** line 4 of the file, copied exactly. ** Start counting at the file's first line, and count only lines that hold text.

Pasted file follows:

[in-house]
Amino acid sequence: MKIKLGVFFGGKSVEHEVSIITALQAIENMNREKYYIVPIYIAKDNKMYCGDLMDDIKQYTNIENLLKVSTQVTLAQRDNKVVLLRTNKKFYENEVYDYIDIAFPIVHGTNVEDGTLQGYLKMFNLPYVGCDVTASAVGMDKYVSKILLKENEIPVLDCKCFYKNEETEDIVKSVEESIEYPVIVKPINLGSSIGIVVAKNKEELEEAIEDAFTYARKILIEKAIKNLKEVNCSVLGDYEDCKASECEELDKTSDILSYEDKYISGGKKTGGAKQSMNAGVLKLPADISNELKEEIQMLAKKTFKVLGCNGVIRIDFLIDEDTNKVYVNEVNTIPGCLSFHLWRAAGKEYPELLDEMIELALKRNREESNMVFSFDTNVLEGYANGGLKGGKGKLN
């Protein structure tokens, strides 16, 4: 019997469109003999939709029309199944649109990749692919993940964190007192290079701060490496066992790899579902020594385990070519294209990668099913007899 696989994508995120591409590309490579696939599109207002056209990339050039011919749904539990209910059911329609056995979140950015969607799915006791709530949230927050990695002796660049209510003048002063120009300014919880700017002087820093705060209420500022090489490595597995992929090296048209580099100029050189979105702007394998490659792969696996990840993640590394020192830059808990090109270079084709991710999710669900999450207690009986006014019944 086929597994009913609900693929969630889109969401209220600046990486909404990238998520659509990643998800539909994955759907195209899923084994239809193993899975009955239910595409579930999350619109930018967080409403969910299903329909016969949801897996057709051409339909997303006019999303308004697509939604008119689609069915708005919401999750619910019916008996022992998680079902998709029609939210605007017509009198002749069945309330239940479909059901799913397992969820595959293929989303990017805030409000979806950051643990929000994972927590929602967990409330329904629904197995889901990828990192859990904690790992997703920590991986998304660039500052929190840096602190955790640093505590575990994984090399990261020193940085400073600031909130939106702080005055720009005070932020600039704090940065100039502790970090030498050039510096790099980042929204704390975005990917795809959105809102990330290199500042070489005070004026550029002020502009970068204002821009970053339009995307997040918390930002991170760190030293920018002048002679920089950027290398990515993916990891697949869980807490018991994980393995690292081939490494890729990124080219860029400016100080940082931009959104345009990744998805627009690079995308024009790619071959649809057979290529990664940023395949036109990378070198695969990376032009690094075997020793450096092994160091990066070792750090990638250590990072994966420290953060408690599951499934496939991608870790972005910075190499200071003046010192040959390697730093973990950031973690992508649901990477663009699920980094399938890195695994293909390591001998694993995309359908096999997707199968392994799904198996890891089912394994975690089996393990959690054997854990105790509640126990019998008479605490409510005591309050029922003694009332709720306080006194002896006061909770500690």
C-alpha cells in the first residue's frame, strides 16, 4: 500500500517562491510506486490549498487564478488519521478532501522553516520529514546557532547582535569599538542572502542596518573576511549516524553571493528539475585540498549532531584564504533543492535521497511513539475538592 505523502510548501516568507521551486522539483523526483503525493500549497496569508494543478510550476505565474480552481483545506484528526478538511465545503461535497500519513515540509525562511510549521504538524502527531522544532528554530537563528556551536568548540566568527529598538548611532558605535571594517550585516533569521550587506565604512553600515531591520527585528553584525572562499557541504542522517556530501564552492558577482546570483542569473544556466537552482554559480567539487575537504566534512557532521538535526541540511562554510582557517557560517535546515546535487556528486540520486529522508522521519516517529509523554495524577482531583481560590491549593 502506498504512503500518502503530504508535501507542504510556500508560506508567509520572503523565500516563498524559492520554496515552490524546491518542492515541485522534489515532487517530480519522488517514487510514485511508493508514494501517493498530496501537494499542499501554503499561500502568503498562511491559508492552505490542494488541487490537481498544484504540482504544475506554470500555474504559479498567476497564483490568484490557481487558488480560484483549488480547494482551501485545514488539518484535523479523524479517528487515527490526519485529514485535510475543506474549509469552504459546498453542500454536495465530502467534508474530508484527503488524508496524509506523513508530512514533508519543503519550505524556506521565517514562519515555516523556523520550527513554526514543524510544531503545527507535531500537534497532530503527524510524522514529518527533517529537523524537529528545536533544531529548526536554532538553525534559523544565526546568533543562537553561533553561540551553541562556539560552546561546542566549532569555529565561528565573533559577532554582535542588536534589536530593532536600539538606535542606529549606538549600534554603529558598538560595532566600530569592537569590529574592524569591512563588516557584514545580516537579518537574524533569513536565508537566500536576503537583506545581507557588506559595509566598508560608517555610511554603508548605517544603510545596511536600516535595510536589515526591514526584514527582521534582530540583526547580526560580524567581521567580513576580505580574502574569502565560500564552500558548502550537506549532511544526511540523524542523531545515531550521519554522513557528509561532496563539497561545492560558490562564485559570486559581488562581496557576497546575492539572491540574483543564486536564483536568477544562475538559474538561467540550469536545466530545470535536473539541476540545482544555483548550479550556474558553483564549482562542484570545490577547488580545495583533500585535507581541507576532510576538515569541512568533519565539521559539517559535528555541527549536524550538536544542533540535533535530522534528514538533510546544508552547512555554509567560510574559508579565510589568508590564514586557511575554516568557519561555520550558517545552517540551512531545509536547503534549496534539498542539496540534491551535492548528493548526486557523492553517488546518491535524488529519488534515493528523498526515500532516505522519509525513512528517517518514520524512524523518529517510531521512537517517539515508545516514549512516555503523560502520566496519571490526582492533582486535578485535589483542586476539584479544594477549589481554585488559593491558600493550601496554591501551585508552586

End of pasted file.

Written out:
C-alpha cells in the first residue's frame, strides 16, 4: 500500500517562491510506486490549498487564478488519521478532501522553516520529514546557532547582535569599538542572502542596518573576511549516524553571493528539475585540498549532531584564504533543492535521497511513539475538592 505523502510548501516568507521551486522539483523526483503525493500549497496569508494543478510550476505565474480552481483545506484528526478538511465545503461535497500519513515540509525562511510549521504538524502527531522544532528554530537563528556551536568548540566568527529598538548611532558605535571594517550585516533569521550587506565604512553600515531591520527585528553584525572562499557541504542522517556530501564552492558577482546570483542569473544556466537552482554559480567539487575537504566534512557532521538535526541540511562554510582557517557560517535546515546535487556528486540520486529522508522521519516517529509523554495524577482531583481560590491549593 502506498504512503500518502503530504508535501507542504510556500508560506508567509520572503523565500516563498524559492520554496515552490524546491518542492515541485522534489515532487517530480519522488517514487510514485511508493508514494501517493498530496501537494499542499501554503499561500502568503498562511491559508492552505490542494488541487490537481498544484504540482504544475506554470500555474504559479498567476497564483490568484490557481487558488480560484483549488480547494482551501485545514488539518484535523479523524479517528487515527490526519485529514485535510475543506474549509469552504459546498453542500454536495465530502467534508474530508484527503488524508496524509506523513508530512514533508519543503519550505524556506521565517514562519515555516523556523520550527513554526514543524510544531503545527507535531500537534497532530503527524510524522514529518527533517529537523524537529528545536533544531529548526536554532538553525534559523544565526546568533543562537553561533553561540551553541562556539560552546561546542566549532569555529565561528565573533559577532554582535542588536534589536530593532536600539538606535542606529549606538549600534554603529558598538560595532566600530569592537569590529574592524569591512563588516557584514545580516537579518537574524533569513536565508537566500536576503537583506545581507557588506559595509566598508560608517555610511554603508548605517544603510545596511536600516535595510536589515526591514526584514527582521534582530540583526547580526560580524567581521567580513576580505580574502574569502565560500564552500558548502550537506549532511544526511540523524542523531545515531550521519554522513557528509561532496563539497561545492560558490562564485559570486559581488562581496557576497546575492539572491540574483543564486536564483536568477544562475538559474538561467540550469536545466530545470535536473539541476540545482544555483548550479550556474558553483564549482562542484570545490577547488580545495583533500585535507581541507576532510576538515569541512568533519565539521559539517559535528555541527549536524550538536544542533540535533535530522534528514538533510546544508552547512555554509567560510574559508579565510589568508590564514586557511575554516568557519561555520550558517545552517540551512531545509536547503534549496534539498542539496540534491551535492548528493548526486557523492553517488546518491535524488529519488534515493528523498526515500532516505522519509525513512528517517518514520524512524523518529517510531521512537517517539515508545516514549512516555503523560502520566496519571490526582492533582486535578485535589483542586476539584479544594477549589481554585488559593491558600493550601496554591501551585508552586